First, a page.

What appears to be a miniature Bengal tiger tries to take a lick of my ice cream crepe before catapulting, a streak of black and orange fur, over a fluffy white Persian lounging on a pillow and bouncing off the opposite wall.
Meet Leo, domestic Bengal cat and star resident of Chiang Mai’s first official cat café, Maewmoth, which currently houses no less than 23 felines in a small but airy space off Soi Wat Umong. The atmosphere is one of controlled chaos, where visitors slurp ice cream sundaes and iced mochas (they used to serve tuna salad but apparently it made the cats too crazy) while dangling sparkly toys and snapping Instagrams (#cats, #kitties, #catstagram).
Soft-spoken owner Knot, who lives upstairs, shows me the list of cat engagement rules, which includes items such as “Do not wake them up while they are sleeping” and “No such violence as pulling the tail, slapping, picking neck.” Most of the cats roam free, except for a few who laze about in a separate area behind glass. “That’s their bedroom,” says Knot. “It’s also the punishment zone.” He glances at Leo, who has just tripped a waitress and knocked the list of cat rules off a table in one remorseless swoop.
A small grey ball of fluff with a squashed-looking face settles contentedly into Knot’s lap. “We want everyone to treat them like they are yours,” he says. “They’re everybody’s cats!”
The world’s first cat café opened in Taiwan in 1998, before spreading like wildfire through Japan _ in part because of the country’s strict policies on pet ownership in rented apartments. Now there are about 40 cat cafes in Tokyo alone, and dozens more throughout Asia. And as of the past year, the trend has spread westward, with new cat cafés popping up everywhere, from Amsterdam to San Francisco.
Here in Thailand, the trend has already hit Bangkok hard, with not just cat cafés but dog and bunny cafés too. And now, Chiang Mai, not a city to get left behind when it comes to trends, has jumped onboard, with Maewmoth opening at the start of this year and several more popping up since.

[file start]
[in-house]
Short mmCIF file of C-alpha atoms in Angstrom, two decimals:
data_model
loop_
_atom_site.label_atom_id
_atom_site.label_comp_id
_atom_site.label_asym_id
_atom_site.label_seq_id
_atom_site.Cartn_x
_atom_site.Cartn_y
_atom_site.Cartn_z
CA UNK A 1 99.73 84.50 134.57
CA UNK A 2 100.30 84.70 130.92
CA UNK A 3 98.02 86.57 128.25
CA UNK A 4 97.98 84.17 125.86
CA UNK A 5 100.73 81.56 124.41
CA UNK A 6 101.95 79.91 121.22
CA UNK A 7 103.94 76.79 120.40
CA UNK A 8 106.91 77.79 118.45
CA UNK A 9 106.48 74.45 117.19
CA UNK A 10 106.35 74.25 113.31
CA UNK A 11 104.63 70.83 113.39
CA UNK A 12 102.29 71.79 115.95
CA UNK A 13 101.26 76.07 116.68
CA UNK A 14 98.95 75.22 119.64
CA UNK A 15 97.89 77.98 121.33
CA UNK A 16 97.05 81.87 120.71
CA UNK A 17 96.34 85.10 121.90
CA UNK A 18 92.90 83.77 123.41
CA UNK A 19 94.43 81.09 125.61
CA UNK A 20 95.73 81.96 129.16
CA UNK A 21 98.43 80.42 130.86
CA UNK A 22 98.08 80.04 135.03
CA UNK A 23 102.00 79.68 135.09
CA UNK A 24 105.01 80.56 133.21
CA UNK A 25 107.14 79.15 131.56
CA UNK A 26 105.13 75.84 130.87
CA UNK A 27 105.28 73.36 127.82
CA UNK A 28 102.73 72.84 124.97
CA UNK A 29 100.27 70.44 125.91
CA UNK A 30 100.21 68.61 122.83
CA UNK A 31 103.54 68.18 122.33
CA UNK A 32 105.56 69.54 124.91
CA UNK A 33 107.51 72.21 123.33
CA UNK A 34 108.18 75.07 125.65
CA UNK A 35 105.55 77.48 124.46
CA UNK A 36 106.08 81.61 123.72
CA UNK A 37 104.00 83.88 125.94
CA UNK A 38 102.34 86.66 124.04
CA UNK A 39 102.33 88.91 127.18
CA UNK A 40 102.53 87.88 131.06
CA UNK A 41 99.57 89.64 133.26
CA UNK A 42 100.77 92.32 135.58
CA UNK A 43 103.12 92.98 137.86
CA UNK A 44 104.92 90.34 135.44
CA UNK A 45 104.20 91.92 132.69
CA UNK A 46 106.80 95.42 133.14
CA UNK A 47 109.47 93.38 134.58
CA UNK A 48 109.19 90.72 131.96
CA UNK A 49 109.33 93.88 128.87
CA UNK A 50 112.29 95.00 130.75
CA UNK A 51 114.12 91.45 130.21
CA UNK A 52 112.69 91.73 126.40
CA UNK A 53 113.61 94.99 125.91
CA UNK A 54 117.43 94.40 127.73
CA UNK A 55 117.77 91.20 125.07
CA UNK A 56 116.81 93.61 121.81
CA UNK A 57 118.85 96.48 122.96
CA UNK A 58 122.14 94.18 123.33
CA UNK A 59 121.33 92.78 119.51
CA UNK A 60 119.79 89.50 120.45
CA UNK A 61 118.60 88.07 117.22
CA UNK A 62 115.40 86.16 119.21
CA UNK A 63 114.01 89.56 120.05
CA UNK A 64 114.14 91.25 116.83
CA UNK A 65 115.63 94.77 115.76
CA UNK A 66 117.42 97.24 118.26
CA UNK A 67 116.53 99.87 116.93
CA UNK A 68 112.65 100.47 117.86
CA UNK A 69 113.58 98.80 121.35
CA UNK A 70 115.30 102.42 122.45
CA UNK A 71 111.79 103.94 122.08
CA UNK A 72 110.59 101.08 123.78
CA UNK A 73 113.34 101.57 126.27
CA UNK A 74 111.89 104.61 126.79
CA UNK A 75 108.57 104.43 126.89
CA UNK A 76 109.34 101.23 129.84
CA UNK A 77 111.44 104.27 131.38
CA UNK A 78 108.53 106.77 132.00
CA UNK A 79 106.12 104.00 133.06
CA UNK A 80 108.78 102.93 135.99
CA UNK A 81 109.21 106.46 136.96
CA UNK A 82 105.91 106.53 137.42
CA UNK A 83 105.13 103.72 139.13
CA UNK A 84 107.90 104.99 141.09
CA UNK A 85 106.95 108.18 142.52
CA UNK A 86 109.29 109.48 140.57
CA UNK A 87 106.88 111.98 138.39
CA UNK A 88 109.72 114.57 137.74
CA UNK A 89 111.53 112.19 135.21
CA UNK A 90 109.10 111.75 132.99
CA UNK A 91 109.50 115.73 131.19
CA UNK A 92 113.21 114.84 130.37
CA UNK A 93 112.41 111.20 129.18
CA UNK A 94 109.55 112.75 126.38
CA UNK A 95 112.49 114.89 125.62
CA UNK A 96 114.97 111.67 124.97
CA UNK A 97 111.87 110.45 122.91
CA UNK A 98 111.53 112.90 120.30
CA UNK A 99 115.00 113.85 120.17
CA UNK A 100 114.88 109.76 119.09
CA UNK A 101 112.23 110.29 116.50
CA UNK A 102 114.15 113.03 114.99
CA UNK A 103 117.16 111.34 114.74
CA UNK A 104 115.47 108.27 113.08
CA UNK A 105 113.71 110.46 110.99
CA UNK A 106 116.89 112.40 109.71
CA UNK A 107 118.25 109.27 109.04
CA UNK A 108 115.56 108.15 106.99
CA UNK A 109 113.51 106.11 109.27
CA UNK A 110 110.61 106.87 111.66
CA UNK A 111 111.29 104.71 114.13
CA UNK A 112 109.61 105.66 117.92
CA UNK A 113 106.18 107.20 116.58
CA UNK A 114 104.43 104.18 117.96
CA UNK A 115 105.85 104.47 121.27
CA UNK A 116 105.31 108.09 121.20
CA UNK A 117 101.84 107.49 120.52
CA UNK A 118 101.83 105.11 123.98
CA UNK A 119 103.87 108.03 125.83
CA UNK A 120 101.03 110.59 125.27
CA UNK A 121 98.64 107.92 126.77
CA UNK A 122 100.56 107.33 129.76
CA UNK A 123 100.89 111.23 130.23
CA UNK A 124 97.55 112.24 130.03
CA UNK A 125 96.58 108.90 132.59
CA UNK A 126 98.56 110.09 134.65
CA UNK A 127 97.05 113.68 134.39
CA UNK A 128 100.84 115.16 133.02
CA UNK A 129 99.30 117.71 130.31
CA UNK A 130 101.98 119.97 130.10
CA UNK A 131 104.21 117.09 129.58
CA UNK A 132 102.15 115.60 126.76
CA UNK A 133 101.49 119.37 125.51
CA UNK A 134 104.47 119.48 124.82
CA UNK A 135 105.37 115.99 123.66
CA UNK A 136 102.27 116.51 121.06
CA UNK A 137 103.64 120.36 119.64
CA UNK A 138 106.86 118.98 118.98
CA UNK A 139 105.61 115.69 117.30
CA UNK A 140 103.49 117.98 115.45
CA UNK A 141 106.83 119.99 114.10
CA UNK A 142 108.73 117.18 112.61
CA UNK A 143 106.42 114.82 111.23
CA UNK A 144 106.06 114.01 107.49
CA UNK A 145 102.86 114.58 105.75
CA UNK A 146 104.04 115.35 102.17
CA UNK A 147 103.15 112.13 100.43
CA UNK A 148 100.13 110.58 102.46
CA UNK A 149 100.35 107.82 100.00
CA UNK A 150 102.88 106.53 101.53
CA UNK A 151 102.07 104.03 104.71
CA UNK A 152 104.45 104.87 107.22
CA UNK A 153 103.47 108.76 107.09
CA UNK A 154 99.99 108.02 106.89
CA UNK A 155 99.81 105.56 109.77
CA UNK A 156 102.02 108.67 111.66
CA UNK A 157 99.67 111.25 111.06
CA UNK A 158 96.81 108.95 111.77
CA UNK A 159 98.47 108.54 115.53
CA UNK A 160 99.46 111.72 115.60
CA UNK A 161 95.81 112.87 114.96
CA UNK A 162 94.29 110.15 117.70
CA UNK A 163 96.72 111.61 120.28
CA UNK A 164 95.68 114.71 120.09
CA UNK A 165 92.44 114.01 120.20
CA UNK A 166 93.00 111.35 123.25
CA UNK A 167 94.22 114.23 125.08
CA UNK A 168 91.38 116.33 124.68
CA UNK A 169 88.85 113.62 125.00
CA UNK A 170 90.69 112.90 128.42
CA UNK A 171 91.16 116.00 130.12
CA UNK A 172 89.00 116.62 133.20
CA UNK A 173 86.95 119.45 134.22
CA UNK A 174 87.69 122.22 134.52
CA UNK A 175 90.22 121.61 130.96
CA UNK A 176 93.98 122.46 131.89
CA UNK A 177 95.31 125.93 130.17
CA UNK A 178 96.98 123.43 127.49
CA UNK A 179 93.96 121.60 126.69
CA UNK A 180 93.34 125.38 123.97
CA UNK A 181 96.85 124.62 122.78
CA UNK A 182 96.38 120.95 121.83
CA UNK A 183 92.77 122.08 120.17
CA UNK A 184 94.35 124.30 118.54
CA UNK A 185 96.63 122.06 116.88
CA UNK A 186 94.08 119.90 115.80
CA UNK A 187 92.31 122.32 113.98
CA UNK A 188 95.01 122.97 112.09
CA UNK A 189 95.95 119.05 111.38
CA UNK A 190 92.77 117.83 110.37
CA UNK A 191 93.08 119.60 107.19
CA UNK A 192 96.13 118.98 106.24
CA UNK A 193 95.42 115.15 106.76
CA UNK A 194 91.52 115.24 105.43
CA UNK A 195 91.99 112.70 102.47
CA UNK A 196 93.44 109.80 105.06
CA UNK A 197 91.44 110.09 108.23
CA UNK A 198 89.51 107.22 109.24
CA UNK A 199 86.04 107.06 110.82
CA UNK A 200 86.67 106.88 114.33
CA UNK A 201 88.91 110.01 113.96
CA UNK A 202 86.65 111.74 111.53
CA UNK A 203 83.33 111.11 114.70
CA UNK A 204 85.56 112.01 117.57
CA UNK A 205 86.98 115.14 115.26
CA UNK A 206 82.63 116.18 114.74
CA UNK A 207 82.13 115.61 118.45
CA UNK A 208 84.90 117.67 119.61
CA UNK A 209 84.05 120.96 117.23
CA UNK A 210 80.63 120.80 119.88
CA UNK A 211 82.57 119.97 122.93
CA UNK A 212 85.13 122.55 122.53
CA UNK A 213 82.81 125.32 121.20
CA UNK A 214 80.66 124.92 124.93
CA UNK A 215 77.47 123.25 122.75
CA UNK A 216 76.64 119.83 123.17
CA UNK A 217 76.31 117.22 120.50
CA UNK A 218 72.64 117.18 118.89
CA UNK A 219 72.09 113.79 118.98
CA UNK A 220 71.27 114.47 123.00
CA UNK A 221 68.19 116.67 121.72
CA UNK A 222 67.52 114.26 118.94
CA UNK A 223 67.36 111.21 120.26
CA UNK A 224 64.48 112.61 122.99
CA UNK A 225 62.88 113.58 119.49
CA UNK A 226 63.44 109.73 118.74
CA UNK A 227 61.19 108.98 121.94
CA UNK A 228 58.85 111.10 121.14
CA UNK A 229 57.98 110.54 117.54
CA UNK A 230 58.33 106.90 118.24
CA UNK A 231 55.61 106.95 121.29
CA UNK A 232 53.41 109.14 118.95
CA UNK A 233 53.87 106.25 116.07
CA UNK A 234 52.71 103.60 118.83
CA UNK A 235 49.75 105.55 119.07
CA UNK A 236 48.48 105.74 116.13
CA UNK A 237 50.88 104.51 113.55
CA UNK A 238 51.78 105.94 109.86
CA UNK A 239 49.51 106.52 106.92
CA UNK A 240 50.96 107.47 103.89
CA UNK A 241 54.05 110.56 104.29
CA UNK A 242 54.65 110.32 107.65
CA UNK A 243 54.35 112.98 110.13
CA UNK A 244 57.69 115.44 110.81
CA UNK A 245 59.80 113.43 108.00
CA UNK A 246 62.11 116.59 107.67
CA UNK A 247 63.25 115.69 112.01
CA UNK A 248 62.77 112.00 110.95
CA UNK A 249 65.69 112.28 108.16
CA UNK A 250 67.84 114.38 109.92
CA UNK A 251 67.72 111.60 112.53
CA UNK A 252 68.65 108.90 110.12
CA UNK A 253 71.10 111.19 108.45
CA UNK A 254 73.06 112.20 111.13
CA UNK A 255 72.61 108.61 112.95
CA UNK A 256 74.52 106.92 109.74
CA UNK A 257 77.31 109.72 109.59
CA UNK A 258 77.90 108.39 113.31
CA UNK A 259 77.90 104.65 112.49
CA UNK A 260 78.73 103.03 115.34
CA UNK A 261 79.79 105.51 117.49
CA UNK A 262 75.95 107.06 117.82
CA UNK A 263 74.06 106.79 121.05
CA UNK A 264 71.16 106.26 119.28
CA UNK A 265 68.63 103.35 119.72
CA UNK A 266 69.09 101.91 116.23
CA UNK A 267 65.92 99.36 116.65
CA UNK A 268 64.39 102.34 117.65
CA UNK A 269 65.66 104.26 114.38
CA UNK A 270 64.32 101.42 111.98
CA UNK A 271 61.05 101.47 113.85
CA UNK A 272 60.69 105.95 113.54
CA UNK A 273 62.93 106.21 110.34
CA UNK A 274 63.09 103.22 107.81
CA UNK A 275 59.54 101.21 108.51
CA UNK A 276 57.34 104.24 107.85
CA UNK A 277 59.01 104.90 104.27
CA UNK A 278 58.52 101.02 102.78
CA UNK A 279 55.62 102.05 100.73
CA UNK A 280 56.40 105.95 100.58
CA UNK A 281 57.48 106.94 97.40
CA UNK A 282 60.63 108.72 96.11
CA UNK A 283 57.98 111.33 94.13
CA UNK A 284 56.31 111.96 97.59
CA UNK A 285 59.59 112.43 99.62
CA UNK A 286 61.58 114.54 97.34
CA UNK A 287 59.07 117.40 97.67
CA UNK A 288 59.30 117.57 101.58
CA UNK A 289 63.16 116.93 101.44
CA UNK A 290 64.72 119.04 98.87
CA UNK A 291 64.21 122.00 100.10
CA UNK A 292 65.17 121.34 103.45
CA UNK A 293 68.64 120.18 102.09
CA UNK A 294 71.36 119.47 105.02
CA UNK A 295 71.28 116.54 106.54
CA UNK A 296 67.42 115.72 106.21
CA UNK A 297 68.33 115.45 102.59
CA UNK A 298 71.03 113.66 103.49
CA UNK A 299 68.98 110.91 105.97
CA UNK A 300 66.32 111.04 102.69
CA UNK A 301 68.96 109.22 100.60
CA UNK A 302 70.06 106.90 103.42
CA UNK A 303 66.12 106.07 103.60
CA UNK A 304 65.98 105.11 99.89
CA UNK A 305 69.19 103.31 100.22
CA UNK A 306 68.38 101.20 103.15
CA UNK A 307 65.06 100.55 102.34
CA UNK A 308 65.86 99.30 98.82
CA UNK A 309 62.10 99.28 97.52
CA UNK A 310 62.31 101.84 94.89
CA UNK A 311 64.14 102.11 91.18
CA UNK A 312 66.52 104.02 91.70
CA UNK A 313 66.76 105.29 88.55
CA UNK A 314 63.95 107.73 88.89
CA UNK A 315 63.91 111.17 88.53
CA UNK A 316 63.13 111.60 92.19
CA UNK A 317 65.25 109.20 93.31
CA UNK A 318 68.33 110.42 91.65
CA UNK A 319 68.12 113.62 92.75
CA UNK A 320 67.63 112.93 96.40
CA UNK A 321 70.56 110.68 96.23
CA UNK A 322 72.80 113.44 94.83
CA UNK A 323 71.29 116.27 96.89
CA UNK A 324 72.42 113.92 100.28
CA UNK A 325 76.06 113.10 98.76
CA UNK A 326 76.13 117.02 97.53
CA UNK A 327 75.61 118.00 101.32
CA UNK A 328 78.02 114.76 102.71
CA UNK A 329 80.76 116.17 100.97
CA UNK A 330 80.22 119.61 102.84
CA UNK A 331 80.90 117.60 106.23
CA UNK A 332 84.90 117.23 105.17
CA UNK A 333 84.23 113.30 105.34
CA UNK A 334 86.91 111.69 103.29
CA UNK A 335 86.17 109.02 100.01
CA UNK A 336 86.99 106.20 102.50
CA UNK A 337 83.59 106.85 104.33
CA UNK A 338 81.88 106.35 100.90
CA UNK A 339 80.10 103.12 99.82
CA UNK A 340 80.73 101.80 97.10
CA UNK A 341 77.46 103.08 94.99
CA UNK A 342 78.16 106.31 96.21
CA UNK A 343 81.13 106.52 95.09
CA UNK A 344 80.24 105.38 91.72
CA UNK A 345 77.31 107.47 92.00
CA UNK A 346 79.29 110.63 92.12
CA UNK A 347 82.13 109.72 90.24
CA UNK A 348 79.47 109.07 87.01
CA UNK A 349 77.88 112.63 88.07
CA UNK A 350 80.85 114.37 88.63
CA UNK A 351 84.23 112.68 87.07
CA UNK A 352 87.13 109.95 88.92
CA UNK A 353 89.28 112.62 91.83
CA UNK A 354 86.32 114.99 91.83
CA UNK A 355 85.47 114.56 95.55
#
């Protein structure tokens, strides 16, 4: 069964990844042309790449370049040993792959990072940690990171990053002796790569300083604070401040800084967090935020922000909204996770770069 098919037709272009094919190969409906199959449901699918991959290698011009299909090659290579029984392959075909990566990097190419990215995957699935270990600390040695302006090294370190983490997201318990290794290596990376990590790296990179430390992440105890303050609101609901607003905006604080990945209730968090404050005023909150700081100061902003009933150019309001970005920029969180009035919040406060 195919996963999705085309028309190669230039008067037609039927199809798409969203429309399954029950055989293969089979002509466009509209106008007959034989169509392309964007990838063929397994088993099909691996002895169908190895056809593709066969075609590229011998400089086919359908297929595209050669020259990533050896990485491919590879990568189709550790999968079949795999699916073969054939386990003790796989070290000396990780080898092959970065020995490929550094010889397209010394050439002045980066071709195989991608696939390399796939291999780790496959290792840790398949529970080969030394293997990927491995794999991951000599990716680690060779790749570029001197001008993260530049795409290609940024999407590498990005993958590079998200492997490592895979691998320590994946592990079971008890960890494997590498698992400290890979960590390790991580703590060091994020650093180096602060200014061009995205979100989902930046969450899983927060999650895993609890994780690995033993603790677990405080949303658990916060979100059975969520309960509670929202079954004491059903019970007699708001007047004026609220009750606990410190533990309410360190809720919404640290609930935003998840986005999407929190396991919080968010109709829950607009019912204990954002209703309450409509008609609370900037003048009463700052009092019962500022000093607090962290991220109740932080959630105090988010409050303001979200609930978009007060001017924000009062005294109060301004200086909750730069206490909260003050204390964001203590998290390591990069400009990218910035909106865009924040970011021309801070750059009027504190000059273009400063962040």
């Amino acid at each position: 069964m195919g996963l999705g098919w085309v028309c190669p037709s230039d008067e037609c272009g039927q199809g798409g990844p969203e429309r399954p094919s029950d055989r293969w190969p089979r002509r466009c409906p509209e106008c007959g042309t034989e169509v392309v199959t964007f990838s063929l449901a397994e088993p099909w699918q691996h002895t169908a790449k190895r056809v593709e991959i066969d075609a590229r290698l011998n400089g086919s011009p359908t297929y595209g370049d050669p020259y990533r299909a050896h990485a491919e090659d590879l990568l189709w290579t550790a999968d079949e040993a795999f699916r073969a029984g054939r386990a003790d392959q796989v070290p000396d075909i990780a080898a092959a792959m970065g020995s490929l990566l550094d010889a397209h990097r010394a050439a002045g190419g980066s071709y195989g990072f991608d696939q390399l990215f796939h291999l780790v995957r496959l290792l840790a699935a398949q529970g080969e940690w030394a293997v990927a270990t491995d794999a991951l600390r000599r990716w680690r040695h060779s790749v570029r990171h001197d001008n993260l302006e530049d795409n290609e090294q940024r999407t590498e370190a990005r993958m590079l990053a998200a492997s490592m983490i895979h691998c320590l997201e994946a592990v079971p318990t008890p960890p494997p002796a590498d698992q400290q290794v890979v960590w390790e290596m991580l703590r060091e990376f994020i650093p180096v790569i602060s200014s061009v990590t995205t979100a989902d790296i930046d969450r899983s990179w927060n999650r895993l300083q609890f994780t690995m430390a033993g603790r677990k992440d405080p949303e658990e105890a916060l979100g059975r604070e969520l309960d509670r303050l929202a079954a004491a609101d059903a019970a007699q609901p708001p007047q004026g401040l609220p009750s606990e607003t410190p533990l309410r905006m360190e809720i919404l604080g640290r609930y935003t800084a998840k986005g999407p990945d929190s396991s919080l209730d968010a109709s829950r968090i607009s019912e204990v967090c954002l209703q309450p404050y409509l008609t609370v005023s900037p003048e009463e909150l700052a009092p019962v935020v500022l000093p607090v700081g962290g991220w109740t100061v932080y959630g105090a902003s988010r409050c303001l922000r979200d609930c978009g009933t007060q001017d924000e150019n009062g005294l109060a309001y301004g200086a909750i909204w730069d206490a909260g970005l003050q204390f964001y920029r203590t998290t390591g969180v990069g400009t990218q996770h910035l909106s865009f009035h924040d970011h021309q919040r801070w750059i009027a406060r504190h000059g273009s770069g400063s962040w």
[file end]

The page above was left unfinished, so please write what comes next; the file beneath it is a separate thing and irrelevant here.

Into the Catmosphere
The day after my first-ever cat café experience at Maewmoth, armed with plenty of Zyrtec and cat cuddling enthusiasm, I set out for my next destination: Catmosphere, which is located off Huay Kaew Road near the university. Despite opening just last month, the café is already packed with university students, decompressing from exams with caramel lattes and the company of ten cats.
The cleverly named Catmosphere is a “tribute to all those brave cats who dedicated their lives to space exploration,” according to its Facebook page, and all ten cats are named with the café’s outer space theme in mind. There are Luke and Leia, the twin Scottish folds; Luna, a white kitten with mismatched blue and green eyes; and Apollo, a husky fellow with a penchant for standing up on his hind legs.
I arrive in the evening, which is the cats’ most active time, and meet the café’s friendly owner Noon, who traded in her office job with a piping company in Bangkok to go full time cat lady after visiting a cat café in Japan. Today, she and her expat boyfriend run Catmosphere full time (even staying with them at night to avoid the mass destruction that ensues when ten cats are left to their own devices) and plan on opening a cat cinema upstairs in the near future.
“It will be a cosy place for people to come and watch old movies _ with cats!” Noon tells me. “Actually, the cats like watching, too.”
Mink, an American short-hair with a coat of beautiful grey swirls (natural) and a blinged-out crystal collar (acquired), saunters by. “She’s named after the first Thai astronaut,” says Noon. “We think she’s pregnant!”
Catmosphere serves a variety of hot and iced beverages as well as snacks and heartier dishes like spinach cheese bake and spaghetti carbonara. The prices are a bit higher than average, but unlike the cat cafés in Japan and Taiwan, those in Chiang Mai charge no cover or hourly cat cuddling fee.